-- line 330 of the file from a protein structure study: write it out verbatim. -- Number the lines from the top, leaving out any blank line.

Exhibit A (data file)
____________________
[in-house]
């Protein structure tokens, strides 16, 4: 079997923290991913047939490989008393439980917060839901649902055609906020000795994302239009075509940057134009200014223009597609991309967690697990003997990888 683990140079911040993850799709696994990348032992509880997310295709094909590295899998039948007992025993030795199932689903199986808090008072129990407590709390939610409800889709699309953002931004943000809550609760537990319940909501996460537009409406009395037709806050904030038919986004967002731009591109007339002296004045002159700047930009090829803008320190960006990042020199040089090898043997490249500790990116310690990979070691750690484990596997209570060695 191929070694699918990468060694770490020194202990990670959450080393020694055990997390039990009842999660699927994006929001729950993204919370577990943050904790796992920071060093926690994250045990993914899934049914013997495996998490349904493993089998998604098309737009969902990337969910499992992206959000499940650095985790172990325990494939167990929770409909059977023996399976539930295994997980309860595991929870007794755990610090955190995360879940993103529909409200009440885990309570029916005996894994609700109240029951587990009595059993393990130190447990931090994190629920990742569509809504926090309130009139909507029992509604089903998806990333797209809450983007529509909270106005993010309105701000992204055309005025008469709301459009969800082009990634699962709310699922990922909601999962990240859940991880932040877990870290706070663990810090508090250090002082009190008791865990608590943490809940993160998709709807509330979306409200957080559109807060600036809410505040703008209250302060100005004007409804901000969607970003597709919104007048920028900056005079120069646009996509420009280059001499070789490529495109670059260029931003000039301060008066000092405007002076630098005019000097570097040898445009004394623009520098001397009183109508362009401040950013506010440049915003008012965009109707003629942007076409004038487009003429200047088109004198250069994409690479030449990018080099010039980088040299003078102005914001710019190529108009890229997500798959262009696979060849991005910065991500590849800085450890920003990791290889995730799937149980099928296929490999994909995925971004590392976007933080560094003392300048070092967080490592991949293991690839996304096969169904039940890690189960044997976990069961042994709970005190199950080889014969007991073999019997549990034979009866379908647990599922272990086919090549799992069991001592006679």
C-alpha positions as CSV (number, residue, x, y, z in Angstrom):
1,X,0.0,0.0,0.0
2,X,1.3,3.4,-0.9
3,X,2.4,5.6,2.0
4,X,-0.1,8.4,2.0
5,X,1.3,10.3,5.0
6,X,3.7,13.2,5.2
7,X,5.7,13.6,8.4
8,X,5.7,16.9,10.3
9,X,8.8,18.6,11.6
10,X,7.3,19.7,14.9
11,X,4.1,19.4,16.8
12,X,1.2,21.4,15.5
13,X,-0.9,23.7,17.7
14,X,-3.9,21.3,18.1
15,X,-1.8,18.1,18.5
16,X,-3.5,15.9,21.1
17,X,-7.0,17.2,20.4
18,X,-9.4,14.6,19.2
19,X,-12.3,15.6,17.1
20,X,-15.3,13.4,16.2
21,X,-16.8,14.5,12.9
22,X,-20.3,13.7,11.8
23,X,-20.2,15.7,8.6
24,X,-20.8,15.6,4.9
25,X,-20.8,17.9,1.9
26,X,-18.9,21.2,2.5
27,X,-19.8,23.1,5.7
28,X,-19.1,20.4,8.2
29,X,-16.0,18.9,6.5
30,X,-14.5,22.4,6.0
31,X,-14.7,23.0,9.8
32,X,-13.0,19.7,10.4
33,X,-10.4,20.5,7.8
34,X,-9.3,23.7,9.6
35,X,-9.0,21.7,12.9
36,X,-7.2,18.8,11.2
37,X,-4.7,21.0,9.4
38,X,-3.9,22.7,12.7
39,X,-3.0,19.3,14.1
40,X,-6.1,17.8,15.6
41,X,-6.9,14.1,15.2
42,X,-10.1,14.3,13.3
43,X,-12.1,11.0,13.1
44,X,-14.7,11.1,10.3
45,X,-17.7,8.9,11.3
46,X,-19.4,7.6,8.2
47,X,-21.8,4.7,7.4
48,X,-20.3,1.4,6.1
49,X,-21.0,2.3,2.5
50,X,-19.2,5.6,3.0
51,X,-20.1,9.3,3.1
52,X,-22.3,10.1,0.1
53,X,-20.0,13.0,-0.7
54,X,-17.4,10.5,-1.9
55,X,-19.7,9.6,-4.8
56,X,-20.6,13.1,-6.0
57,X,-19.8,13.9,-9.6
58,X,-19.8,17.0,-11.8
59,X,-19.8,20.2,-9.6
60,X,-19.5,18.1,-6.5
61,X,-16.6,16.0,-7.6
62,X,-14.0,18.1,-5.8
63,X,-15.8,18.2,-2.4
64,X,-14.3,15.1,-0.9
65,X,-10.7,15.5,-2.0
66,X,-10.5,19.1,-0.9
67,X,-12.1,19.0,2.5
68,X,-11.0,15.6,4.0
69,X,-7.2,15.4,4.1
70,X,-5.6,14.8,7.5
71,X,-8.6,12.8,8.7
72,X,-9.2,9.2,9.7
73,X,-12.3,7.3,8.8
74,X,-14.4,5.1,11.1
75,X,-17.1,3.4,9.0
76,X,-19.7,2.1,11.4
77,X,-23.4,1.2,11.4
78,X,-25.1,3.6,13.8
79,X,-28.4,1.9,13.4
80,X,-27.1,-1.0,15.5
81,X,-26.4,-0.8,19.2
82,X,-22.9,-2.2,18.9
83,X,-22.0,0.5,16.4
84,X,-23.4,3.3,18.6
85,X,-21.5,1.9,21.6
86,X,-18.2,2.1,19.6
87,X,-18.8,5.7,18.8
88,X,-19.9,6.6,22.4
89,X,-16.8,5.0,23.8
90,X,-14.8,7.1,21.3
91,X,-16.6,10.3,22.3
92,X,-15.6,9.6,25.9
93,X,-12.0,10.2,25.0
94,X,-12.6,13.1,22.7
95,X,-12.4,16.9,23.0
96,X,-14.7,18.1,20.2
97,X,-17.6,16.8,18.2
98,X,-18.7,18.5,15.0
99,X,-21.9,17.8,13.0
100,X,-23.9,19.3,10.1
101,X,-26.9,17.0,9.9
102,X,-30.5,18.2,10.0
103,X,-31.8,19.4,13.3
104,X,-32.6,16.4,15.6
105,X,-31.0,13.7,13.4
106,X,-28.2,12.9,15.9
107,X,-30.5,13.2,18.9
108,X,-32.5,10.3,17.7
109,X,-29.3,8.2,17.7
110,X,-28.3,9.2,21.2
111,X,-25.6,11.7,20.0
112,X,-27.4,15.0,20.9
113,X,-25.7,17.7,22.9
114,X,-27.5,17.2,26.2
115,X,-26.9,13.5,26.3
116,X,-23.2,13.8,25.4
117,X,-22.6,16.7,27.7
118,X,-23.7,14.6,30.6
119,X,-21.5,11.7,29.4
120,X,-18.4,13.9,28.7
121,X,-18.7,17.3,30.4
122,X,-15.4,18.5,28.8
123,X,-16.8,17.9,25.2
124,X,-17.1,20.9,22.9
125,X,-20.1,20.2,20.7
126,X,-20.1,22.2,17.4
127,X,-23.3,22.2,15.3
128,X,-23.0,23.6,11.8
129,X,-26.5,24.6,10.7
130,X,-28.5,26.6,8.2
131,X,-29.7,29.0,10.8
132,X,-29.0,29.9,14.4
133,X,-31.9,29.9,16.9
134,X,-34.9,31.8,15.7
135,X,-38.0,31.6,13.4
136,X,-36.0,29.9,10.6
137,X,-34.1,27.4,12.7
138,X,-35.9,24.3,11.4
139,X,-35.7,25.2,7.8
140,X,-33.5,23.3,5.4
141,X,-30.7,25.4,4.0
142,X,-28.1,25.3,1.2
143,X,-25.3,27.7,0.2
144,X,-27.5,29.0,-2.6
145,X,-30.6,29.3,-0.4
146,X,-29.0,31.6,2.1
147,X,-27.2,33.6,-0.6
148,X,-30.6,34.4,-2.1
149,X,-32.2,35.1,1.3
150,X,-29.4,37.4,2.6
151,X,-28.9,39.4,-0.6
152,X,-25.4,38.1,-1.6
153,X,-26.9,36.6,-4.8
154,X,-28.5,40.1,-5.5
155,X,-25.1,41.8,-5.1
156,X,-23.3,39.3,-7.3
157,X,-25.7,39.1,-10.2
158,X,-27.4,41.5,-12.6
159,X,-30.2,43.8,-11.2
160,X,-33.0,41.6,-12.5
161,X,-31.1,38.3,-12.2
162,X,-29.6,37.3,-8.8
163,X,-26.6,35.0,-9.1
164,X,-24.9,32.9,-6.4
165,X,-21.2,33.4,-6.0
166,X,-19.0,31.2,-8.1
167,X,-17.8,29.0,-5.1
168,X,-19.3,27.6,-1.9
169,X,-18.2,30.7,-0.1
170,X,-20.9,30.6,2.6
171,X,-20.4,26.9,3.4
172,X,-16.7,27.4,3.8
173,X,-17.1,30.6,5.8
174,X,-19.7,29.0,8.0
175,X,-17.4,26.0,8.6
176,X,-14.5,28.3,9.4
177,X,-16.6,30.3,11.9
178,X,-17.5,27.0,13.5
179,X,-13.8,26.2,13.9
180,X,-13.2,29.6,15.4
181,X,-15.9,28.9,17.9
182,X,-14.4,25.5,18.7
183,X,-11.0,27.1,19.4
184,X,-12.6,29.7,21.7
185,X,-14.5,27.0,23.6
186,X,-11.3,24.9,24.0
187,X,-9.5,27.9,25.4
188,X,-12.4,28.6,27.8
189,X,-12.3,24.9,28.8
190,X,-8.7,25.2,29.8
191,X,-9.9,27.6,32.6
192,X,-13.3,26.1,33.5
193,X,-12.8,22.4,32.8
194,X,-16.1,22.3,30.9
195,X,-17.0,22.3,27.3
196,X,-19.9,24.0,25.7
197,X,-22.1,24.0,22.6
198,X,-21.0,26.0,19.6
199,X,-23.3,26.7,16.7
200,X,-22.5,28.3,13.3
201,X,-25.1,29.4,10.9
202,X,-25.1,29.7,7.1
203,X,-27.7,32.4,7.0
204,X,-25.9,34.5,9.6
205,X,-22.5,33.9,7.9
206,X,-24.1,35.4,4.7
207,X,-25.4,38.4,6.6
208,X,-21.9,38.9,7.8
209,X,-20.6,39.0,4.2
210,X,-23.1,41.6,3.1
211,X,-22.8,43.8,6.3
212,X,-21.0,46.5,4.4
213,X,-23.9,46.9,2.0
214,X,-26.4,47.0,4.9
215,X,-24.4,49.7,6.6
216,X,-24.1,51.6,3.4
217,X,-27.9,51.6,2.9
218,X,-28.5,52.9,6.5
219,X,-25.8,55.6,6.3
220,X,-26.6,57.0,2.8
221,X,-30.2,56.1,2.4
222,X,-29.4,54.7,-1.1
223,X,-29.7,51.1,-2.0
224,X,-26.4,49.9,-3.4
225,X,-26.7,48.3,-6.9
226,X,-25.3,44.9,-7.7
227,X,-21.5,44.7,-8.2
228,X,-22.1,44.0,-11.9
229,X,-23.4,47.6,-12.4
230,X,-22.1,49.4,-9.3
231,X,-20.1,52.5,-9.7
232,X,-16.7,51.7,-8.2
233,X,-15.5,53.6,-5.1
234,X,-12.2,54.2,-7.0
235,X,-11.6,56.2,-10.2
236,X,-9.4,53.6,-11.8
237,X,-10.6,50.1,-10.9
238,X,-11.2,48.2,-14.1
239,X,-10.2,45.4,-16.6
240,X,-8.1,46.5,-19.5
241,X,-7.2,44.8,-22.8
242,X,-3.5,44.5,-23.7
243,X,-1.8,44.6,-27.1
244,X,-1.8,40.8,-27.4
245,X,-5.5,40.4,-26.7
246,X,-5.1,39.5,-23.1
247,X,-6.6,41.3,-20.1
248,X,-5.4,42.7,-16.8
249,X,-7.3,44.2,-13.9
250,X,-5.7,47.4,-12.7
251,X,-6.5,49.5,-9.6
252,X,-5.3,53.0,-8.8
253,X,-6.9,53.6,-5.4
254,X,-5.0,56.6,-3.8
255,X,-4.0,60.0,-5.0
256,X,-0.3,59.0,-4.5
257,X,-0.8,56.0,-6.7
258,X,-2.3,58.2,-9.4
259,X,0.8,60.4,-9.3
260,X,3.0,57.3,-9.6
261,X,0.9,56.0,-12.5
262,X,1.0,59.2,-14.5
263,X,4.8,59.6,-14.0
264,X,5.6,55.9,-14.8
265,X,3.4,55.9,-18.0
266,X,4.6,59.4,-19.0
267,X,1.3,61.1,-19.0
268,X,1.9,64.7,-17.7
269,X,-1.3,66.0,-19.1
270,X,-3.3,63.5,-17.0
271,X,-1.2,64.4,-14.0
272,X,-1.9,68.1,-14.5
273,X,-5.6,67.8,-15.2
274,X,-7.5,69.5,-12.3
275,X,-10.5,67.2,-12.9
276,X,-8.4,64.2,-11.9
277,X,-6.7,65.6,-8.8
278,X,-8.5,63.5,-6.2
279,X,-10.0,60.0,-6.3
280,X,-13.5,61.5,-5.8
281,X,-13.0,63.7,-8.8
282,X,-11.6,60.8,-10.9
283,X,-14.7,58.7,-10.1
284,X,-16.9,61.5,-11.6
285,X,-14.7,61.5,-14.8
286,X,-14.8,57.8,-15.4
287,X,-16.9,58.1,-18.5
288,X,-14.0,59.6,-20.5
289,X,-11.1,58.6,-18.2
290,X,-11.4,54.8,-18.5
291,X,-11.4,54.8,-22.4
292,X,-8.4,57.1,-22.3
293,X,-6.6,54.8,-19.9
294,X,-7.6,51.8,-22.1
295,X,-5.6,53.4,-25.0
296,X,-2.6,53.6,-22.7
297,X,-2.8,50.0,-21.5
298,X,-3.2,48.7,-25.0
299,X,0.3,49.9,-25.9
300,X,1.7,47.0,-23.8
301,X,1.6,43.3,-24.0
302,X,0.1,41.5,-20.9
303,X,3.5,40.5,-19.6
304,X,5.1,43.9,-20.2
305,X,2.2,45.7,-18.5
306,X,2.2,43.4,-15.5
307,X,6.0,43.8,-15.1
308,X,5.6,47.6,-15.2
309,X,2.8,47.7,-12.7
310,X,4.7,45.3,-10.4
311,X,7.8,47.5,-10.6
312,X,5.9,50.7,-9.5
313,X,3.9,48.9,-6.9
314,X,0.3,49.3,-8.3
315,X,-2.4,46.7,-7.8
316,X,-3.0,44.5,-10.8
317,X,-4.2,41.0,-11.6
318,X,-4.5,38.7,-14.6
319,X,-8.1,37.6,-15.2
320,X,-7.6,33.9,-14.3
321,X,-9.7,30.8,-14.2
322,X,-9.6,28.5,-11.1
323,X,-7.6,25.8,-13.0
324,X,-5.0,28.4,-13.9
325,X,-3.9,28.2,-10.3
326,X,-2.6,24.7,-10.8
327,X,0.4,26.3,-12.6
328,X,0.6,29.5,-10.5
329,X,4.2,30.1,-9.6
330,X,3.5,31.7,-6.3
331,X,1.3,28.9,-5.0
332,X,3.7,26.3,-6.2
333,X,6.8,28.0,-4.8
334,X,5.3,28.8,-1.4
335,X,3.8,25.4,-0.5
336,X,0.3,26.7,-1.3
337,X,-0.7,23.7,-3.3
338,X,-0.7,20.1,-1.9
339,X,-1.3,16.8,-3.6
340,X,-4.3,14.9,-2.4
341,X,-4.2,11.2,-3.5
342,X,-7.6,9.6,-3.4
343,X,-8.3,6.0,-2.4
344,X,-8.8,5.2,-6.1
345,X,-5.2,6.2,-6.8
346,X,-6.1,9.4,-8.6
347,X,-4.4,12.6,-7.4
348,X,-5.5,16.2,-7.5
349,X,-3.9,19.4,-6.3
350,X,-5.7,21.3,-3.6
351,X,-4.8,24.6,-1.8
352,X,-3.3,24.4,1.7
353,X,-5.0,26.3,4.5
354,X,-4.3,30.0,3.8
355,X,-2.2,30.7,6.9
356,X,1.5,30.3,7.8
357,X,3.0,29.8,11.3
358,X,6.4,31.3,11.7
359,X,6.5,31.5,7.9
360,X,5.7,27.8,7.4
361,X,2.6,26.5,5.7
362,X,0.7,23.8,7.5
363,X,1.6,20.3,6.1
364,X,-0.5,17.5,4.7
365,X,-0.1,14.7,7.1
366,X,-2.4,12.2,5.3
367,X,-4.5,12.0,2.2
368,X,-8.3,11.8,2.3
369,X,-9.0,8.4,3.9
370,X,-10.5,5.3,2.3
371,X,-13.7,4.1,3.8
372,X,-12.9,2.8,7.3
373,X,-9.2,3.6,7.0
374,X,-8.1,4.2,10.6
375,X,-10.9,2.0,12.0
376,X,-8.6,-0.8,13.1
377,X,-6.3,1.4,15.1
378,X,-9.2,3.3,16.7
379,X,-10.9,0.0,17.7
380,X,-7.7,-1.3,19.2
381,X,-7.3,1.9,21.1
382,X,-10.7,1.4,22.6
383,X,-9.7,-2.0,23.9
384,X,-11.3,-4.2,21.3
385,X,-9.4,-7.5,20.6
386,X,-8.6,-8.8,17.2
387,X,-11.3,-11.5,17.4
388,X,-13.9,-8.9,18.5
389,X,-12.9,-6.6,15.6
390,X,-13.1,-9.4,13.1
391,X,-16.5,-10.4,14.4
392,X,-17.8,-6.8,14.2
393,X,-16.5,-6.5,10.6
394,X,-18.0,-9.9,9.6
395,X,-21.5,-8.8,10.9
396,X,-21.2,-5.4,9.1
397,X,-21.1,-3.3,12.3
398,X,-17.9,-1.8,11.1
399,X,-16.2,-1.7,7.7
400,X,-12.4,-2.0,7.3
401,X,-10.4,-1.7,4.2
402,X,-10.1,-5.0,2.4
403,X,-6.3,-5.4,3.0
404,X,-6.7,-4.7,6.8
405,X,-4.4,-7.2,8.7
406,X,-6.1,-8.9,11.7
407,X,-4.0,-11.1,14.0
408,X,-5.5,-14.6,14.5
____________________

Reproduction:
327,X,0.4,26.3,-12.6